As sadly happens to so many fathers and sons, we shared much except our inner thoughts. We were often near each other, yet too rarely close.
Our love sometimes was obvious to everyone but us. We'd stalk each other for assurance.
Did I seem to be buying his advice on tires?
Could he ever be caught reading my stuff?
Still, we seemed more likely to hoist the Statue of Liberty, as though it were a Cabbage Patch Kid, than embrace.
Ten years or so ago, we finally met -- on a golf course. No one ever attacked the game more enthusiastically, or uniquely, than John E. Denlinger.
We played courses country club dandies either would laugh at or run from. One near the beach provided bug spray on the first and 10th tees. Our favorite was one near home that had a religious flair, possibly the only course in the world with a hole on which a hacker could dunk his tee ball in the River Jordan and a shot farther on in the Sea of Galilee.
Pop's grip was as innovative as Vardon's, although not destined to be as popular. He grabbed the clubs the way he had baseball bats in his youth, cross-handed, with several inches separating those gnarled farmer's fists.
On the first tee of our first round, I was about to politely suggest how this bizarre grip defied every known theory of golf when he took a lunge at the ball and bisected the fairway with it.
In his 60s, and stubborn, Pop would have been an impossible pupil for the most patient swing doctor. Besides, the goofy-looking thing actually worked, which pleased him even more.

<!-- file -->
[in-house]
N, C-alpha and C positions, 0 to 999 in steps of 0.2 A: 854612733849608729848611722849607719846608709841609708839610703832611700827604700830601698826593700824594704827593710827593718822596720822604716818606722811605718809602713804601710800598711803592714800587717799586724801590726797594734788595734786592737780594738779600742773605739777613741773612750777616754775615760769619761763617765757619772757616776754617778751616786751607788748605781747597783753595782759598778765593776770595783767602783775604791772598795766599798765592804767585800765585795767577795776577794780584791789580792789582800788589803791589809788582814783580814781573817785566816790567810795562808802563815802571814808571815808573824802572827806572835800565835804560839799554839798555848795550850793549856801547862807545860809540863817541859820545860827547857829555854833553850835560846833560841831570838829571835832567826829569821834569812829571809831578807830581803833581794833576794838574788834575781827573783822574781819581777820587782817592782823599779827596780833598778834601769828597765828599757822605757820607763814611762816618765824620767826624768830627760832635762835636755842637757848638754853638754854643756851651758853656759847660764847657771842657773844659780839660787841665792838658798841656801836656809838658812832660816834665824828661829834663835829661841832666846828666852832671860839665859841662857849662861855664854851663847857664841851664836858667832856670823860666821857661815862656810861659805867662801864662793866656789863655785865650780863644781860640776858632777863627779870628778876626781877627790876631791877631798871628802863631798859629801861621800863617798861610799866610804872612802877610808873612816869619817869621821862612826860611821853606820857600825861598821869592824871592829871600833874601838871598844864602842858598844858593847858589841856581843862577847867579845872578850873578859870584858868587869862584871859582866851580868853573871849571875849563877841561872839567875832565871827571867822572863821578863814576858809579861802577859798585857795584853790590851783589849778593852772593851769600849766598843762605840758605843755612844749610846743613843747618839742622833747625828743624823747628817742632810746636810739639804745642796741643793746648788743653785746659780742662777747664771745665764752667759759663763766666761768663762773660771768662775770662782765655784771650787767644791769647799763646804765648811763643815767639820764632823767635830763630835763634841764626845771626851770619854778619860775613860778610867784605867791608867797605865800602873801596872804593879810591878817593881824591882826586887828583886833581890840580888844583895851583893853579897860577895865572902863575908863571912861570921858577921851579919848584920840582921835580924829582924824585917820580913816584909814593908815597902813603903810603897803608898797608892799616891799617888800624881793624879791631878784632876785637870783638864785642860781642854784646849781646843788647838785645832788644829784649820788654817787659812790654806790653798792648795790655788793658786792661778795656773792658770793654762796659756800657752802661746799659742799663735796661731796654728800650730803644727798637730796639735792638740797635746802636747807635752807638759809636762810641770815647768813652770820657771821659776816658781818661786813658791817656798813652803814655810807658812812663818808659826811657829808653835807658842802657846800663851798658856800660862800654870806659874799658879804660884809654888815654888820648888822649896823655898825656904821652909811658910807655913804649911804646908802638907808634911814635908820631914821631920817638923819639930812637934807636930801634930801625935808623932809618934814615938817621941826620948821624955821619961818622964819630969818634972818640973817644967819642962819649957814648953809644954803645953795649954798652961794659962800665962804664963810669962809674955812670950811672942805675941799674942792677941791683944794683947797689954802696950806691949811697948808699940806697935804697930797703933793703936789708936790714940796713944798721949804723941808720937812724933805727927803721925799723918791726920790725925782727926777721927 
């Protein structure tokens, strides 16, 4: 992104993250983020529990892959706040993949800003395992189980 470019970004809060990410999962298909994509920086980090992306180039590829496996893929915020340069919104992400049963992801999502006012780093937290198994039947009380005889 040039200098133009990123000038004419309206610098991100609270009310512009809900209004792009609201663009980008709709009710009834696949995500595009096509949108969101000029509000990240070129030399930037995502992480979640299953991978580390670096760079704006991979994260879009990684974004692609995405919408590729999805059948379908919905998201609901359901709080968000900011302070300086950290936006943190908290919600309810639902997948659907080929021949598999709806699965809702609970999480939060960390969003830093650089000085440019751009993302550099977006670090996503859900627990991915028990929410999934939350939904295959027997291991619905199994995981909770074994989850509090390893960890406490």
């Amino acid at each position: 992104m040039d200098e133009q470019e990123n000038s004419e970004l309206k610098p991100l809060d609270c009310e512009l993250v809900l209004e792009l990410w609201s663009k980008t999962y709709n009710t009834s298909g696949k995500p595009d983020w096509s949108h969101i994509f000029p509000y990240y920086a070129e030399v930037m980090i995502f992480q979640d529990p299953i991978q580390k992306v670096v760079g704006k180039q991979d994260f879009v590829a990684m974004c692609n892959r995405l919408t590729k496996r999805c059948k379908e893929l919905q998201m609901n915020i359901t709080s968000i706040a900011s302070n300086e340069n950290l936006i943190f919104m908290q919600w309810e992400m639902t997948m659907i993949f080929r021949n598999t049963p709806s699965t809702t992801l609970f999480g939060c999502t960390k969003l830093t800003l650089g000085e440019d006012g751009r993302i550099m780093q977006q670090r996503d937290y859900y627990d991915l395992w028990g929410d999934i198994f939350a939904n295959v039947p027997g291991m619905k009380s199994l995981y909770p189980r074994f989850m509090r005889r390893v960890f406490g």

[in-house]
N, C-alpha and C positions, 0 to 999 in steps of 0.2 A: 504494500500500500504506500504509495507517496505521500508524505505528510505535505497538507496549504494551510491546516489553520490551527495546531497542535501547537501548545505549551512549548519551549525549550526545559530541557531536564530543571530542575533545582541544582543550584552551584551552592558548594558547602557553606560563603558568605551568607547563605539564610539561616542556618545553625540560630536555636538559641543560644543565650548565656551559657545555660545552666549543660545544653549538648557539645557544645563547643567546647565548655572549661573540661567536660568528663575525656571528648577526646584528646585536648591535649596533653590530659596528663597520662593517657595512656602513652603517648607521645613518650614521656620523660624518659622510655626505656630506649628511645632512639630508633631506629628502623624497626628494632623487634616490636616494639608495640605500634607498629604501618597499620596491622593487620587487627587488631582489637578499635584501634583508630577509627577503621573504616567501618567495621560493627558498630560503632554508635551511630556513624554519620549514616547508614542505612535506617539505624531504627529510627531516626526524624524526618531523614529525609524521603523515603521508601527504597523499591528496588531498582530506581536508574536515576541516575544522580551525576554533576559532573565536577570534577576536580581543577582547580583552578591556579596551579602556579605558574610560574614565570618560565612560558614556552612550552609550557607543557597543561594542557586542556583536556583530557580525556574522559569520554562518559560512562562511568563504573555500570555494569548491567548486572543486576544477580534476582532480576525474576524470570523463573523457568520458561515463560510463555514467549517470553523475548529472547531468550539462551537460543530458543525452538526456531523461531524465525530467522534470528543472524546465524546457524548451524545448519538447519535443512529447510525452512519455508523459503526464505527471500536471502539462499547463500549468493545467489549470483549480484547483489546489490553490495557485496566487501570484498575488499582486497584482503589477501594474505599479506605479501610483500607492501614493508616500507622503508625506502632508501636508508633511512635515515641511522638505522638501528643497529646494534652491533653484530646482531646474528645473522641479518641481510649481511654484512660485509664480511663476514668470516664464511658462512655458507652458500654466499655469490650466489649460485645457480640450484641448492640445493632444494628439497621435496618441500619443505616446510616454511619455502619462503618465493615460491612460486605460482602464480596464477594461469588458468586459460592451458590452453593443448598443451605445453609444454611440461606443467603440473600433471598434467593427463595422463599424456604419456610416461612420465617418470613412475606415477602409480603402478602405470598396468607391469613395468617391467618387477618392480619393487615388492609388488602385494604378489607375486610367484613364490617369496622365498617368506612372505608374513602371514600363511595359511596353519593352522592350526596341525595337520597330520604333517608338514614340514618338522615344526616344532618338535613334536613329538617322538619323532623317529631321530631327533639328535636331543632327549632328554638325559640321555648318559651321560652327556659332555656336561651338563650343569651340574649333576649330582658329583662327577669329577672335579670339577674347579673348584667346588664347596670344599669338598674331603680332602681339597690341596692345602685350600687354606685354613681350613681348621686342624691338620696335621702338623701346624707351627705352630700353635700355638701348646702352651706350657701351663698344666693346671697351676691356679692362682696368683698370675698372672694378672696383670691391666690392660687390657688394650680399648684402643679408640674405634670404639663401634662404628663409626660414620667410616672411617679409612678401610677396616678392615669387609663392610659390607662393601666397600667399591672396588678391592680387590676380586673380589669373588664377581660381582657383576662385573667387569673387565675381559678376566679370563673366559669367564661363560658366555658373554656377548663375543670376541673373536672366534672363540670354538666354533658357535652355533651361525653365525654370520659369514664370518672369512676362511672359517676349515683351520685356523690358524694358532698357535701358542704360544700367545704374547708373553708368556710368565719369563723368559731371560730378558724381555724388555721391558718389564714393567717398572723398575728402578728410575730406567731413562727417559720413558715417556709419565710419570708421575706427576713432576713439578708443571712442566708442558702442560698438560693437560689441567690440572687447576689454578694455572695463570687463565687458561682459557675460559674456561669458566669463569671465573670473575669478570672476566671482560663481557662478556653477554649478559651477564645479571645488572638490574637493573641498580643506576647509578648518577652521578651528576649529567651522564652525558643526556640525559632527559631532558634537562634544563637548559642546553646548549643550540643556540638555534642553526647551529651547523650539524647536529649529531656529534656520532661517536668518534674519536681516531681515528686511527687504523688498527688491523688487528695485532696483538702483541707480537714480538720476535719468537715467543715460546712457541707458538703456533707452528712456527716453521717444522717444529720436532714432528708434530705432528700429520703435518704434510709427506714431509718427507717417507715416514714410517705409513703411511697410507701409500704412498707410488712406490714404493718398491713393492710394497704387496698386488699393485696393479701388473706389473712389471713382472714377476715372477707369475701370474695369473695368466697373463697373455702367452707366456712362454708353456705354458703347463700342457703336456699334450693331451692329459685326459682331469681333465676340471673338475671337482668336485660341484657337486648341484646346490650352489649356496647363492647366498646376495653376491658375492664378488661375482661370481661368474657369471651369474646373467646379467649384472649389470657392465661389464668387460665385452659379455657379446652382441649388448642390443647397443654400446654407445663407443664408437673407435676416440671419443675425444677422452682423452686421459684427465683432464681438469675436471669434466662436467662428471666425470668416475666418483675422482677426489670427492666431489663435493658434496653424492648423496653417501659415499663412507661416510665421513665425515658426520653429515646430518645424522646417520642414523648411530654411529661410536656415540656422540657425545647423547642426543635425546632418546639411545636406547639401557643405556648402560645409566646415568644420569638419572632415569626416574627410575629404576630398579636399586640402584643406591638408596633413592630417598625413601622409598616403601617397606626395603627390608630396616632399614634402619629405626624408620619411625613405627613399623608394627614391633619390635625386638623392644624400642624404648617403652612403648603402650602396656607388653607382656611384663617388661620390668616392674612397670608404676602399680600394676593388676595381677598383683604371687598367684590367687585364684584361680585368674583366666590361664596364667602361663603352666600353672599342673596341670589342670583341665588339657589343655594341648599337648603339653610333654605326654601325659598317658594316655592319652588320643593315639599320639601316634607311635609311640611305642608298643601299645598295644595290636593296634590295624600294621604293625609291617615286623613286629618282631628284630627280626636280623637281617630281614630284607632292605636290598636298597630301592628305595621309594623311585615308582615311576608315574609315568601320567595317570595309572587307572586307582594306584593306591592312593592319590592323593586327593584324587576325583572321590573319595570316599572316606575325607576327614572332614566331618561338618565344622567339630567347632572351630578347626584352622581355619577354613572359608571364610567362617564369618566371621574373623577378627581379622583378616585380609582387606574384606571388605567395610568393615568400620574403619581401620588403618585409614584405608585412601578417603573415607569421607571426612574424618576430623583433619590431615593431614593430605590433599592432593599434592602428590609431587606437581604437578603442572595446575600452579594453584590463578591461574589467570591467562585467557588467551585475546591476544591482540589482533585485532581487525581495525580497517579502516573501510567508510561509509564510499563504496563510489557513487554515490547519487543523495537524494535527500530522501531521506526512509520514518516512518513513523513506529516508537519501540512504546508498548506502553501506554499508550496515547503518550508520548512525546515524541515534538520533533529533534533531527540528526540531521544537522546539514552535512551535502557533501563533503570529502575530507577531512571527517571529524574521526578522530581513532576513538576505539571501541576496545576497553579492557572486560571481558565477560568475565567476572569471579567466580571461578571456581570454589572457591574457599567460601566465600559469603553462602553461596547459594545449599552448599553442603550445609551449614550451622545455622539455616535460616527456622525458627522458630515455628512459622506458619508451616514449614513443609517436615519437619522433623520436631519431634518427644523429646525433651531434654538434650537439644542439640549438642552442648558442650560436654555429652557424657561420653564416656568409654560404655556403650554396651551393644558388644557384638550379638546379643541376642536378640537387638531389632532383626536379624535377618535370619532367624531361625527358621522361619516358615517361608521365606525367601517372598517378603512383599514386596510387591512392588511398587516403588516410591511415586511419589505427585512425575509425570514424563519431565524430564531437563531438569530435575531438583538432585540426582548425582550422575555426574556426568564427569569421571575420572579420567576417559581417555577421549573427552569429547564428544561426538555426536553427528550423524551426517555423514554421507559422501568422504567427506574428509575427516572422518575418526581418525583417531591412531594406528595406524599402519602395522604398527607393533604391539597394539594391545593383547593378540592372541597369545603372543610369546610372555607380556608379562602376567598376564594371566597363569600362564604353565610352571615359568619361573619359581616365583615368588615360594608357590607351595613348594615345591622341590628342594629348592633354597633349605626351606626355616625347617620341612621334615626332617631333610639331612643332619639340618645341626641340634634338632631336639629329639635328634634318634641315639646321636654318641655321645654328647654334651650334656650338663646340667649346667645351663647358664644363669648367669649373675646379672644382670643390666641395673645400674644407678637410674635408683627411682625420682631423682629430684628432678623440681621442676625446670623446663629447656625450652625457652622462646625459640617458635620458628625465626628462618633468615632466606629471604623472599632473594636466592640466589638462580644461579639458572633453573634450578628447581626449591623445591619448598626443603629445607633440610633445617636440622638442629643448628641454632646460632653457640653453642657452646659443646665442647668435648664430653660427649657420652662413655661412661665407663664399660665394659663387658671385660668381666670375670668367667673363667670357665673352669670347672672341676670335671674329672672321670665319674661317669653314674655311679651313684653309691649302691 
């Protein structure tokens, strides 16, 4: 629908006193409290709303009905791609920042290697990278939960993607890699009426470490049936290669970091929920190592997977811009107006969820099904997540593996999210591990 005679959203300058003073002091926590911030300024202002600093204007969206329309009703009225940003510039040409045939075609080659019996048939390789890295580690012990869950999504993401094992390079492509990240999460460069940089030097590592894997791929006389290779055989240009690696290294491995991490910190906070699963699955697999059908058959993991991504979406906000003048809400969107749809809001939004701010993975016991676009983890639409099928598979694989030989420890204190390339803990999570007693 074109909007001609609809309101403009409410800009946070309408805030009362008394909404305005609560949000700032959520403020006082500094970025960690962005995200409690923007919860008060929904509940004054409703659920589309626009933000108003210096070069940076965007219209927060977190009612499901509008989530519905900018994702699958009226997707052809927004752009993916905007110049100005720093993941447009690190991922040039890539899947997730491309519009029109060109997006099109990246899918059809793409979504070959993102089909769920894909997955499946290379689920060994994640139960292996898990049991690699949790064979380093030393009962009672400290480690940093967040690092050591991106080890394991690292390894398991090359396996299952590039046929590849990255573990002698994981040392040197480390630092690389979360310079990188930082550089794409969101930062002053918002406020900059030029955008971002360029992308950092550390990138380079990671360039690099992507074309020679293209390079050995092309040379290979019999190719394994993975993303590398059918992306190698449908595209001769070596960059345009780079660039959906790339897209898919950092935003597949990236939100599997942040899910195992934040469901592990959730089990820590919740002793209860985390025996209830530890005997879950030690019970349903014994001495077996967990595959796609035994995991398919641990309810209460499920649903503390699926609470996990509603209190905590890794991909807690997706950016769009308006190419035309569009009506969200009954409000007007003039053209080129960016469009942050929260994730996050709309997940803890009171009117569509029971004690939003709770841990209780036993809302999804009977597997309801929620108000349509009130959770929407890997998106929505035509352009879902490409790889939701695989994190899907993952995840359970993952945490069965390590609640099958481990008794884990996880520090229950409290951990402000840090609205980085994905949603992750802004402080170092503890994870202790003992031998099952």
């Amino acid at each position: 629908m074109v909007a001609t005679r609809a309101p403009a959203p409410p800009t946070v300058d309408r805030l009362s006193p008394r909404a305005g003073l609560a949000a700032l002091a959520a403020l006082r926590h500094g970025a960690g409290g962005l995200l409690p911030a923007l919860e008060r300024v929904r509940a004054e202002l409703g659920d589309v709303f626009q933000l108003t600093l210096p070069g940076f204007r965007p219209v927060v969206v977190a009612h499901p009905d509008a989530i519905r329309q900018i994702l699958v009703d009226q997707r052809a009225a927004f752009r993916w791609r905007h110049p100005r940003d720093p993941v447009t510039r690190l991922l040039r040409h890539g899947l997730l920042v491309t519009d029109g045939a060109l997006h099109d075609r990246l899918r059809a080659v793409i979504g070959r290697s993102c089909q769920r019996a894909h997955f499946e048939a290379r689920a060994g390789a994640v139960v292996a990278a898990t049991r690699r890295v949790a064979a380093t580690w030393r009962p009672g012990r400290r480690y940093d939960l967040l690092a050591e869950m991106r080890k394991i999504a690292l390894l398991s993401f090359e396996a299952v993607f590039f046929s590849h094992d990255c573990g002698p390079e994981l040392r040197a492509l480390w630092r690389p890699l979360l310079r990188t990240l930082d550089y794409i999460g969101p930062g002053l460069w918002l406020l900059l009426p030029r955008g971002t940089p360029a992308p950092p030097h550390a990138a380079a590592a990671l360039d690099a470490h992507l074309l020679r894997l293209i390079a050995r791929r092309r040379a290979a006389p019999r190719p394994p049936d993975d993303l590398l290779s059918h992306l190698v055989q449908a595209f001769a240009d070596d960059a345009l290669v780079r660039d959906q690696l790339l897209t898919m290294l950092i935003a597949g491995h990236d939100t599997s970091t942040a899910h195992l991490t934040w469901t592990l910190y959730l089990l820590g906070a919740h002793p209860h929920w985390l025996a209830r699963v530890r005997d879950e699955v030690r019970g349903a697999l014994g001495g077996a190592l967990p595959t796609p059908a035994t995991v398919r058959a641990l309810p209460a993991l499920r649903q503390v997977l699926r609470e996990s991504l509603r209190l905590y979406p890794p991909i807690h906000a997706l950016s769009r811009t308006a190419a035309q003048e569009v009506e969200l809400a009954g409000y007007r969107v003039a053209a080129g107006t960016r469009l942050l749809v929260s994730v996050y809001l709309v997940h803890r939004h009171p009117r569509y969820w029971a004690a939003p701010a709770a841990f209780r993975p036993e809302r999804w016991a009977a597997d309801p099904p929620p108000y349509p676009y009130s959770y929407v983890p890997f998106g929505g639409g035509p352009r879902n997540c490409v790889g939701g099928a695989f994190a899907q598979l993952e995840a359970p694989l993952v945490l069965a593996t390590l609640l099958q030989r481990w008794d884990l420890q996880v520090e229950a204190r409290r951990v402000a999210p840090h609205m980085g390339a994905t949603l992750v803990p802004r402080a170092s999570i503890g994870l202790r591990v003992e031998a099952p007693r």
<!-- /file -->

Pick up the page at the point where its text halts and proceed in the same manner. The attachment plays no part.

A late convert to golf, Pop wanted to make up for as much lost time as possible. That and being naturally impatient led us to maneuver electric carts as though we were chasing freedom on a clogged freeway instead of par.
We played every hole, though not always in the suggested order. If there was a backup, say, on the fifth through seventh holes, Pop would hang a left and we'd speed toward the empty 13th tee.
Our scorecard looked as though we were playing bingo rather than golf.
"How'd you do on the front?" a friend might inquire as we hustled toward the 17th green.
"Haven't played it all yet," I'd say.
Pop long since had mastered the fundamentals of living: family, loyalty, integrity, generosity. His consecutive-game streak was singing in the Chestnut Level Presbyterian Church choir for more than 50 years, very often as the entire bass section.
He'd almost always give you everything except his feeling. The day after his stroke, he finally unwrapped one of those treasures.
Years overdue, but not too late.
I was near his bed in the hospital. Unable to talk, surely frightened and humiliated, he gestured with his head and left hand.
Did he want water?
The sheet pulled higher?
His expression all but yelled: "No, stupid."
Finally, I managed to understand that he wanted me closer, and when I got to the head of the bed he threw his good arm around my neck, yanked me down toward him and kissed me.
I pulled back.
"We okay?" I said.
He grinned and, with some difficulty, formed a circle with his thumb and index finger.